What adjunctive results are our dental hygiene colleagues discovering when using lasers during nonsurgical periodontal therapy? Laurie King, RDH, from Palm Springs, Calif., uses an UltraSpeed CO2 laser and she finds it to be kind to the soft tissues. Although she admits there's not enough research to support the results she's seeing, she's getting great long–term results for her patients.

Laurie is frustrated by the trend to use inexpensive diode lasers adjunctively and describes them as high–end electrosurgery tools. She does concede, however, that inexpensive diodes could be a gateway to a better laser and is excited about future laser applications in periodontal therapy. Laurie, like other hygienists I have written about, is a maverick. She describes laser energy as cascading, meaning that pockets continue to heal over time due to a dynamic system of changes in the pocket's microbial ecosystem.

“Calculus is not the enemy in a pocket's ecosystem; rather, it's the accomplice,” Laurie says, and she also wants dental hygienists to know that self–care compliance is the monkey wrench in anything we do. In other words, we can suppress periodontal pathogens over and over again using equipment at our disposal, but long–term results depend upon patient compliance.

Laurie referred me to another laser aficionado in New York, who is sometimes referred to as “Laser Bob.” Dr. Bob Convissar practices laser cosmetic and restorative dentistry. He is a recognized Academy of Laser Dentistry course provider and has authored several textbooks on laser applications in clinical dentistry. Dr. Convissar uses a variety of laser wavelengths and told me there's plenty of research to support laser pocket decontamination/disinfection and biofilm disruption. When a dental professional is first introduced to lasers in a clinical practice, Bob insists that these three steps are critical: 1. training, 2. training, and 3. training.

It upsets Dr. Convissar greatly when some of the less expensive diode lasers come with a DVD and webinar and don't include at least 12 hours of hands–on training. If you would like to chat about lasers or explore certification courses for dental hygienists, you can reach Laser Bob at [email protected] or Laurie King at [email protected].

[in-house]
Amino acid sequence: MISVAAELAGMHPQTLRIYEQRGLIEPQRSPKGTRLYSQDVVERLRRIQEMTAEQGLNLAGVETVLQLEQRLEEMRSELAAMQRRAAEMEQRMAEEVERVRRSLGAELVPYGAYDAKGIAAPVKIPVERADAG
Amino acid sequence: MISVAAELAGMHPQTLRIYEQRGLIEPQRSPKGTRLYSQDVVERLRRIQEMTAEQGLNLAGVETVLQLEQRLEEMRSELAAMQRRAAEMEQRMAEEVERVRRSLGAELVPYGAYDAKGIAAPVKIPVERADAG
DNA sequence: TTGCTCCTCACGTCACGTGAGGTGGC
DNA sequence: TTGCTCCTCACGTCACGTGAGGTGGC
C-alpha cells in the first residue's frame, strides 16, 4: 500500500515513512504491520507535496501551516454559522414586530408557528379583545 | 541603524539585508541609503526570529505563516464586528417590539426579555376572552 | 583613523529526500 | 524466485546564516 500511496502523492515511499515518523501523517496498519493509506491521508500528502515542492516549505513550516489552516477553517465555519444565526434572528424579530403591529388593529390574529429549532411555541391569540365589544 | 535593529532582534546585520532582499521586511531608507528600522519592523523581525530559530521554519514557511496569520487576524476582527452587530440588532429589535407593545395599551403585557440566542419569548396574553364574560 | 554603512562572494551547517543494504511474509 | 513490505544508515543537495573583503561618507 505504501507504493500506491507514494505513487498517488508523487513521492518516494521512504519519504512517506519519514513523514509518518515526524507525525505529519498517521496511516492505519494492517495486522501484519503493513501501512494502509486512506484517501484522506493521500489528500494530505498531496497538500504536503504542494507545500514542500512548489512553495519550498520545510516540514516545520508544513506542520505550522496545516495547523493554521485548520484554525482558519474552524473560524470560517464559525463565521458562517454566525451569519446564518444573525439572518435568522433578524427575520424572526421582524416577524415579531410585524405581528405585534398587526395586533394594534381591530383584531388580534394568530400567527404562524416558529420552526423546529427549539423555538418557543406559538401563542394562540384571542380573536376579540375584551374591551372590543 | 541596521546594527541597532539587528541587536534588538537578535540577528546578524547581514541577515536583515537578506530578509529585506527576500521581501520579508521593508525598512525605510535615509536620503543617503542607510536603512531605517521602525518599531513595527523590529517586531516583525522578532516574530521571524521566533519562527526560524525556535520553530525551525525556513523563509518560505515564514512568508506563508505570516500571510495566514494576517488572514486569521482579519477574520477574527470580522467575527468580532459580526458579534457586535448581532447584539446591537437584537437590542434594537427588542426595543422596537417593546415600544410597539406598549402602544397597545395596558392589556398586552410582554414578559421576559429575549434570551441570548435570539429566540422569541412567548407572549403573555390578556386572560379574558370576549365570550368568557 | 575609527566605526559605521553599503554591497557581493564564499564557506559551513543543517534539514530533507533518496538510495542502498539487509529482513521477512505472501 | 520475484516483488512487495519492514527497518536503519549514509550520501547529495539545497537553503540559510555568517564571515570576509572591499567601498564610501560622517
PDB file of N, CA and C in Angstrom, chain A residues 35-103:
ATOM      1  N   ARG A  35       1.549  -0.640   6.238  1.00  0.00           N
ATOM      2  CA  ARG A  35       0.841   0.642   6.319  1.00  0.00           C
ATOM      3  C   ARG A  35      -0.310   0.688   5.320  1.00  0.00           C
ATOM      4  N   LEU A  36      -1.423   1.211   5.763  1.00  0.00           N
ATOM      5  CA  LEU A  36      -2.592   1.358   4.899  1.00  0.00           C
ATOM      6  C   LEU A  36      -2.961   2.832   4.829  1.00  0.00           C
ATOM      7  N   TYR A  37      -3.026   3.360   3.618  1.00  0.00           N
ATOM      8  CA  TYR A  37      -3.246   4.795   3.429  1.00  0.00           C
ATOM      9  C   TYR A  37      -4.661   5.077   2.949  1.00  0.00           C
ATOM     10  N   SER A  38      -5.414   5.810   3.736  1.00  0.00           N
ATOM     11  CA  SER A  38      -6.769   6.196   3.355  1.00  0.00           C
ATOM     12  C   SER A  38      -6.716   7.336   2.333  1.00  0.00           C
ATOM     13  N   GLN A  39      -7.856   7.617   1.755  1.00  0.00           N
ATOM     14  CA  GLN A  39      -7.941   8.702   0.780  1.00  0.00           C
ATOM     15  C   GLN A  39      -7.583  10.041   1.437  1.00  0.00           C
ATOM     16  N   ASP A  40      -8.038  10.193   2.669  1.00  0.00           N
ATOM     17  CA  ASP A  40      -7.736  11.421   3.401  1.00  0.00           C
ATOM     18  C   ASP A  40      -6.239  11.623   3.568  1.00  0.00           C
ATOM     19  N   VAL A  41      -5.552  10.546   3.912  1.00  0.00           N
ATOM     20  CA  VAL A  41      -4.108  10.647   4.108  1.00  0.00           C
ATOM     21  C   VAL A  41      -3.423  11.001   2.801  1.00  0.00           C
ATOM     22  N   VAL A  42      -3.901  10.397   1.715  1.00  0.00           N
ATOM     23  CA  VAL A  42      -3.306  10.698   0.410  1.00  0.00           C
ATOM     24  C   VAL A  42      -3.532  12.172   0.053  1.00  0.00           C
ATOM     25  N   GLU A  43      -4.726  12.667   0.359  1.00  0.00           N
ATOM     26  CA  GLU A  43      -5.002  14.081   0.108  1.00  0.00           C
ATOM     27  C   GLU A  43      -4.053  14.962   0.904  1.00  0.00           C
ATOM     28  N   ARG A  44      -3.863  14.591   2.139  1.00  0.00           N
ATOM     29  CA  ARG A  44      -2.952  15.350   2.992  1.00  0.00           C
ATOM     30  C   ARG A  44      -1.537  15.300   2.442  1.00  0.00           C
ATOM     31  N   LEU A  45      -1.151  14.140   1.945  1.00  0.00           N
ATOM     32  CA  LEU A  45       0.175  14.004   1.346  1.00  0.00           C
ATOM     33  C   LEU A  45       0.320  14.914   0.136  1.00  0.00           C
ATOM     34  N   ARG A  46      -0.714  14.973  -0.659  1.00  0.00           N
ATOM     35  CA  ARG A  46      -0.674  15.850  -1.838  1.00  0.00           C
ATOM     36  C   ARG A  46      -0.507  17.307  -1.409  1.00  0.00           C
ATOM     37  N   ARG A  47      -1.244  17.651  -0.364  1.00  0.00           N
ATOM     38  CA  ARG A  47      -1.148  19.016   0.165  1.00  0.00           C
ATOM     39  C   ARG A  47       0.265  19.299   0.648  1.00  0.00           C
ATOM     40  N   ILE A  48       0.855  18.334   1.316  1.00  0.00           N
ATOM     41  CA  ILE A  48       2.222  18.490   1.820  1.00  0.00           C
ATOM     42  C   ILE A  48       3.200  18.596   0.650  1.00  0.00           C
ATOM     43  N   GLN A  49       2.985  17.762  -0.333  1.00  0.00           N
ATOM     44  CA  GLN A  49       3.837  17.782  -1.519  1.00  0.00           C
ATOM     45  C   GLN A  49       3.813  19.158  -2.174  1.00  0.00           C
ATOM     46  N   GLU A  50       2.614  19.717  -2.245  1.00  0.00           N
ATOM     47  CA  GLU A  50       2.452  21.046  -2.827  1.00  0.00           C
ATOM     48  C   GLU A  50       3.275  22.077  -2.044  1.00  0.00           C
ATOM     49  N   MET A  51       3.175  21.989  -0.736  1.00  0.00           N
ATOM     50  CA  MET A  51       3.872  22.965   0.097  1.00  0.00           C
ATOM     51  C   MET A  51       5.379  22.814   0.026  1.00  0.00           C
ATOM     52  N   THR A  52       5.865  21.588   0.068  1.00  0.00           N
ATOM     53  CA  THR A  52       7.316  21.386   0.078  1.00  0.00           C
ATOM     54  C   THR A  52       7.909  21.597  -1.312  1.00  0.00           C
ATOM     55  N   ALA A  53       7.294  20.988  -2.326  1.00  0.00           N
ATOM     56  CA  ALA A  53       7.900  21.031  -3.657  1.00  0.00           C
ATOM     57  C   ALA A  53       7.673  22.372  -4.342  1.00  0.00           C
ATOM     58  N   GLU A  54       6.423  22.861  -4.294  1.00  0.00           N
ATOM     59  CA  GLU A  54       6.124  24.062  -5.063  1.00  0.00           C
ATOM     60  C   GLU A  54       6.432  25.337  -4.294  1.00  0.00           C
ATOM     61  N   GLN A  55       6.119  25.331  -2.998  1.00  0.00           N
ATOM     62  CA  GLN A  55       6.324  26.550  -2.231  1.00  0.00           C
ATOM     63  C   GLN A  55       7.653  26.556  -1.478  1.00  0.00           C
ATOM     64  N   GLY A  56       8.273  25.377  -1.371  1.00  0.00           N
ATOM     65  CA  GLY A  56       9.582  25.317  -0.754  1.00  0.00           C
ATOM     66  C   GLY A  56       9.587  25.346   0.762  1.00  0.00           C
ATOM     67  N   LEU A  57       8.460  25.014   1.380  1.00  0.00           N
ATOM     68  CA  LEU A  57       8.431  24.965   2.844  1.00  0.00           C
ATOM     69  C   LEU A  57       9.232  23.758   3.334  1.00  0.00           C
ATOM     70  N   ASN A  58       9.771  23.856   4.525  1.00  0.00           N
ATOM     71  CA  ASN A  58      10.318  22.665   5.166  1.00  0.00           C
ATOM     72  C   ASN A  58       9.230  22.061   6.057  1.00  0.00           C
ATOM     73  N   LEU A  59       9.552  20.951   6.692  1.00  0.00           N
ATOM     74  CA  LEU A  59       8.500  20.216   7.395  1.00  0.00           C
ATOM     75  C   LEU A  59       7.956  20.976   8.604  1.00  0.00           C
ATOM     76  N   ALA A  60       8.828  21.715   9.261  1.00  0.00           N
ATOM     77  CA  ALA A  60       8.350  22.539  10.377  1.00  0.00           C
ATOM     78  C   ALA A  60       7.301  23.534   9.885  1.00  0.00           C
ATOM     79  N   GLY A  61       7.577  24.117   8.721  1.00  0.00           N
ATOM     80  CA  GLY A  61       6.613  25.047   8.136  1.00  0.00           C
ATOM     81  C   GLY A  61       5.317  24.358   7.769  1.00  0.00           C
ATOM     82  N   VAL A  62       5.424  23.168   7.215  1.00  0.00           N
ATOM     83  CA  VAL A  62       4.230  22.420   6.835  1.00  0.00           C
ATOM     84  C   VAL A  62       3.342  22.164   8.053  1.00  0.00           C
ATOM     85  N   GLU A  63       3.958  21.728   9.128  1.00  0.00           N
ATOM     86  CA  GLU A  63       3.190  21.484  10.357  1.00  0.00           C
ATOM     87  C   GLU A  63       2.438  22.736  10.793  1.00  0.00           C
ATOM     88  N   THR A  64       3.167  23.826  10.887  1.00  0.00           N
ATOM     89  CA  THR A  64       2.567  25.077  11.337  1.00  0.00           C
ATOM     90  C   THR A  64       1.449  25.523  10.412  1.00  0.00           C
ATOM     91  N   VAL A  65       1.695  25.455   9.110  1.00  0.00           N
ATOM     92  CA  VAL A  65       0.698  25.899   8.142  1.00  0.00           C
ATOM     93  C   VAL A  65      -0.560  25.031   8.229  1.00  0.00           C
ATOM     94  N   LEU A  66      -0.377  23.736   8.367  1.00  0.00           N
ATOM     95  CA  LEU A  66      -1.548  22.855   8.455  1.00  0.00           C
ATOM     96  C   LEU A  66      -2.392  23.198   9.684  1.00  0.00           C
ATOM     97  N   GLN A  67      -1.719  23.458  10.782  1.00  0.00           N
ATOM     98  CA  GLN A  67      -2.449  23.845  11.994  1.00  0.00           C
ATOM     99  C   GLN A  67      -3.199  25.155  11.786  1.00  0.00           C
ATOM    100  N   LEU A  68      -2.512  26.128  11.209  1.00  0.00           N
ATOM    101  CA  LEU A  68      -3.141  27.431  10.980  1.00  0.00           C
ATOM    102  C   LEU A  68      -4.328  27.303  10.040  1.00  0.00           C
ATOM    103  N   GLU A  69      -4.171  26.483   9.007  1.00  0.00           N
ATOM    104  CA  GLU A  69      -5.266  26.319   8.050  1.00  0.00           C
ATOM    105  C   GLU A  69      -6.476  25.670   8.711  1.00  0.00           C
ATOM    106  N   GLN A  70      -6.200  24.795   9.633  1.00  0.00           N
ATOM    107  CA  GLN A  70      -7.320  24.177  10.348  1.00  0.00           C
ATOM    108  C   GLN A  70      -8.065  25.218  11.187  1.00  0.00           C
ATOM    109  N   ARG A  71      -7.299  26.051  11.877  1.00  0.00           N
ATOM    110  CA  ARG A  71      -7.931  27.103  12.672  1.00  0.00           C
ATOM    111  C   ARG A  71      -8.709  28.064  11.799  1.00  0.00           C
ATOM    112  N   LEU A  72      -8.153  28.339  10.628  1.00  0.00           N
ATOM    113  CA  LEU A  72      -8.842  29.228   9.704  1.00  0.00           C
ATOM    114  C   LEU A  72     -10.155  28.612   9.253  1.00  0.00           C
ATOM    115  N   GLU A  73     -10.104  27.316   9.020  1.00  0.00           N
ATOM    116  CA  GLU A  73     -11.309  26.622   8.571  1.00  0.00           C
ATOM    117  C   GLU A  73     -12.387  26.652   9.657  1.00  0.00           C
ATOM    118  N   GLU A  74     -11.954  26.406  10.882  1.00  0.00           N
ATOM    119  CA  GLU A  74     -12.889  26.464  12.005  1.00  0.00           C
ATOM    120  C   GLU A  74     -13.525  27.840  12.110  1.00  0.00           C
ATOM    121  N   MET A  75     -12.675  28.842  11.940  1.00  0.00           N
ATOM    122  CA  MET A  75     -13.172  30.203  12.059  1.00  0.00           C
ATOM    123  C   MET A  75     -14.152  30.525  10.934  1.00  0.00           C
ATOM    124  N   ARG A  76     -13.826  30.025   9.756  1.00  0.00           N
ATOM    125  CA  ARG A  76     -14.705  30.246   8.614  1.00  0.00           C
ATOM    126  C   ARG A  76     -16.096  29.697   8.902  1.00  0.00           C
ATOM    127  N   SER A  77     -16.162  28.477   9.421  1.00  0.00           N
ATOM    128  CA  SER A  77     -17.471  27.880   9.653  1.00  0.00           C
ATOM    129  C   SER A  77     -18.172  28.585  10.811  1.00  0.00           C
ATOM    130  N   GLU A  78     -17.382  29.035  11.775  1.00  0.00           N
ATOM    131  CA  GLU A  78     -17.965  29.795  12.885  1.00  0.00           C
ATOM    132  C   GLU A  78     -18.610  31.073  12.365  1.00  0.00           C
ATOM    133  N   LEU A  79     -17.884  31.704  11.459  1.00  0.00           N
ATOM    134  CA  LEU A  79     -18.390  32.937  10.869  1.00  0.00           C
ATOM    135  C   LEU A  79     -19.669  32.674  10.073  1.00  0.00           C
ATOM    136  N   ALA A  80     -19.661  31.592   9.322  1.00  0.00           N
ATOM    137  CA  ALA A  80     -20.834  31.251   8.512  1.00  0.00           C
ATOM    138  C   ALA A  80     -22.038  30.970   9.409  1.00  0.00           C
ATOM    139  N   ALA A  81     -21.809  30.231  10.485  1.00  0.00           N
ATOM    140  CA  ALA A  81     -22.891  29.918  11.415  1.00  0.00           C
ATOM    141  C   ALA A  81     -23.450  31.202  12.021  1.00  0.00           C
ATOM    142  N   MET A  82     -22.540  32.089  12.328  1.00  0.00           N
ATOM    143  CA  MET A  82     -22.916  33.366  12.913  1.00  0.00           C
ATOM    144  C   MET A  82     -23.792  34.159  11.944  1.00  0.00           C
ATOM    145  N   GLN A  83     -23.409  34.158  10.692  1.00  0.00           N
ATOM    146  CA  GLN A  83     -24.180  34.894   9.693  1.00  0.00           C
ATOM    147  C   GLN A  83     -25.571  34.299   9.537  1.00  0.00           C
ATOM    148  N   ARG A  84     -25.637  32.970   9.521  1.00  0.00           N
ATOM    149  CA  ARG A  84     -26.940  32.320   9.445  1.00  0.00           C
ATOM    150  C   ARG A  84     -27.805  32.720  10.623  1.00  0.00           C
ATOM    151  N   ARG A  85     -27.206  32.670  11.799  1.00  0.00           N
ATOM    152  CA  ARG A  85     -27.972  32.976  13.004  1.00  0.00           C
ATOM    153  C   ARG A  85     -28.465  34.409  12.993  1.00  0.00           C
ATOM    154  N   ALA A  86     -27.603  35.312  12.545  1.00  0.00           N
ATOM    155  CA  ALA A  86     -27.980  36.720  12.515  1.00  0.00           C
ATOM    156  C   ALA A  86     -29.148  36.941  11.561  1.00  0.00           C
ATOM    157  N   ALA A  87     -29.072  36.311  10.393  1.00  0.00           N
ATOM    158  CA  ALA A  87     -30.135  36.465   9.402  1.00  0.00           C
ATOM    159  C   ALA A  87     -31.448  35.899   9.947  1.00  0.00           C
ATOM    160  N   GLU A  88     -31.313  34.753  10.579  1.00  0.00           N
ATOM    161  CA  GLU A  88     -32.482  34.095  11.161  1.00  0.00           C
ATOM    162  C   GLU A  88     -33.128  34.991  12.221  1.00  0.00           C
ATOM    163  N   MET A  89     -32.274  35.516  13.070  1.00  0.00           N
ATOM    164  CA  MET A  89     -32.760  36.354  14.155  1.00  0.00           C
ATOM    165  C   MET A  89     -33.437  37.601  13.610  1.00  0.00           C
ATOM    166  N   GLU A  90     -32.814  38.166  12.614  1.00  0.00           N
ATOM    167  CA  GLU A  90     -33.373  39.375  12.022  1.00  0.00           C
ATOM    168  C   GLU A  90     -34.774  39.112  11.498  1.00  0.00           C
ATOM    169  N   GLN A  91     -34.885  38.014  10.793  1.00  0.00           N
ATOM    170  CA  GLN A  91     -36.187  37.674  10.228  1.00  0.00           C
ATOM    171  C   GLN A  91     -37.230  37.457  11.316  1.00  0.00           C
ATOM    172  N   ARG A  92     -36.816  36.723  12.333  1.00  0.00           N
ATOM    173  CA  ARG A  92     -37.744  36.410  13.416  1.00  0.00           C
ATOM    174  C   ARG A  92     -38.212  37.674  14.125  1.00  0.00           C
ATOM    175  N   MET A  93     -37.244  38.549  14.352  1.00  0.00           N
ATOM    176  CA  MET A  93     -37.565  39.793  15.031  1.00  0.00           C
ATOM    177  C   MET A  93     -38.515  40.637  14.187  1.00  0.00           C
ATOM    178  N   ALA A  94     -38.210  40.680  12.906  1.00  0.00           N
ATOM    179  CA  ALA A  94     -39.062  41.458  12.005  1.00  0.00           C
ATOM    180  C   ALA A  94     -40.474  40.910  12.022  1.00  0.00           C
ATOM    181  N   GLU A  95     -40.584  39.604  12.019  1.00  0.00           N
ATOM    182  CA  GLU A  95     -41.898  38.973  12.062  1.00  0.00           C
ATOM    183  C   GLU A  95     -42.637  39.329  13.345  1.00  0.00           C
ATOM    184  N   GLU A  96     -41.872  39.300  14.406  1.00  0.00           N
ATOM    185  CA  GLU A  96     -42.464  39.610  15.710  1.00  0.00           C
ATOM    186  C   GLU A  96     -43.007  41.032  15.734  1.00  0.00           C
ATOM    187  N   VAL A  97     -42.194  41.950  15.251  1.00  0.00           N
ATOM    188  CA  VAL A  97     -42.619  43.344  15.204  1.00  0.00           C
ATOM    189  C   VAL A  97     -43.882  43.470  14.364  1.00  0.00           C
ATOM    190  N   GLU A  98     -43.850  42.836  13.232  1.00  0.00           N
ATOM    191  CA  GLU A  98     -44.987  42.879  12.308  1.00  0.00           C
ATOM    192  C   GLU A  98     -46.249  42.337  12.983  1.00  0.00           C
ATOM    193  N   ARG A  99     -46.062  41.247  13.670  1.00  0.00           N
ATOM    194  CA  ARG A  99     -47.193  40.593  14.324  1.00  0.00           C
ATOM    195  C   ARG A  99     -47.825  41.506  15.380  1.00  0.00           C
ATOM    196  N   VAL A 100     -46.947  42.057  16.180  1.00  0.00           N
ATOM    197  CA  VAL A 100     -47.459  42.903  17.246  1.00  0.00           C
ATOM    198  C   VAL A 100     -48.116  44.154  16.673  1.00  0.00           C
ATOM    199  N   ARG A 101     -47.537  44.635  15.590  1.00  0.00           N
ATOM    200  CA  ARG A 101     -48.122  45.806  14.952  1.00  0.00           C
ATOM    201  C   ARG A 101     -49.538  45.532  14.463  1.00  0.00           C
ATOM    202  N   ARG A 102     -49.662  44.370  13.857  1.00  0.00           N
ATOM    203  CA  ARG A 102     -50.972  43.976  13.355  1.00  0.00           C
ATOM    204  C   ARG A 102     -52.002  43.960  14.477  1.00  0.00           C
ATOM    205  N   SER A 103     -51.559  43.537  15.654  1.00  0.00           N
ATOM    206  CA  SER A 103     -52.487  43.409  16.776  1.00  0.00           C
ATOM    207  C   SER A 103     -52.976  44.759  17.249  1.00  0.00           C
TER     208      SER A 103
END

Let's continue to follow the science objectively, learning from laser experts such as Laurie and Laser Bob and see where it leads. More randomized, controlled clinical trials are needed to better understand the effects of lasers on adults with chronic periodontitis.


  1. Ishikawa I et al. Application of lasers in periodontics: true innovation or myth? Periodontol 2000; 50, 2009: 90–126.
  2. Schwarz F, Aoki A, Becker J, Sculean A. Laser application in non–surgical periodontal therapy; a systematic review. J Clin Periodontol 2008; 35 (Suppl 8): 29–44.
  3. Karlsson MR, Diogo Löfgren Cl, Jansson HM. The effect of laser therapy as an adjunct to non–surgical periodontal treatment in subjects with chronic periodontitis: a systematic review. J Periodontol 2008; 79(11): 2021–2028.
  4. Cobb C. Lasers in periodontics: a review of the literature. J Periodontol 2006; 77: 545–564.
  5. Krespi YP, Stoodley P, Hall–Stoodley L. Laser disruption of biofilm. Laryngoscope 2008; 118(7): 1168–1173.
  6. Slot DE, Kranendonk AA, Paraskevas S, Van der Weijden F. The effect of a pulsed Nd:YAG laser in non–surgical periodontal therapy. J Periodontol 2009; 80(7): 1041–1056.

Lynne Slim, RDH, BSDH, MSDH, is an award–winning writer who has published extensively in dental and dental hygiene journals. Lynne is the CEO of Perio C Dent, a dental practice management company that specializes in the incorporation of conservative periodontal therapy into the hygiene department of dental practices. Lynne is also the owner and moderator of the periotherapist yahoo group: Lynne speaks on the topic of conservative periodontal therapy and other dental hygiene–related topics.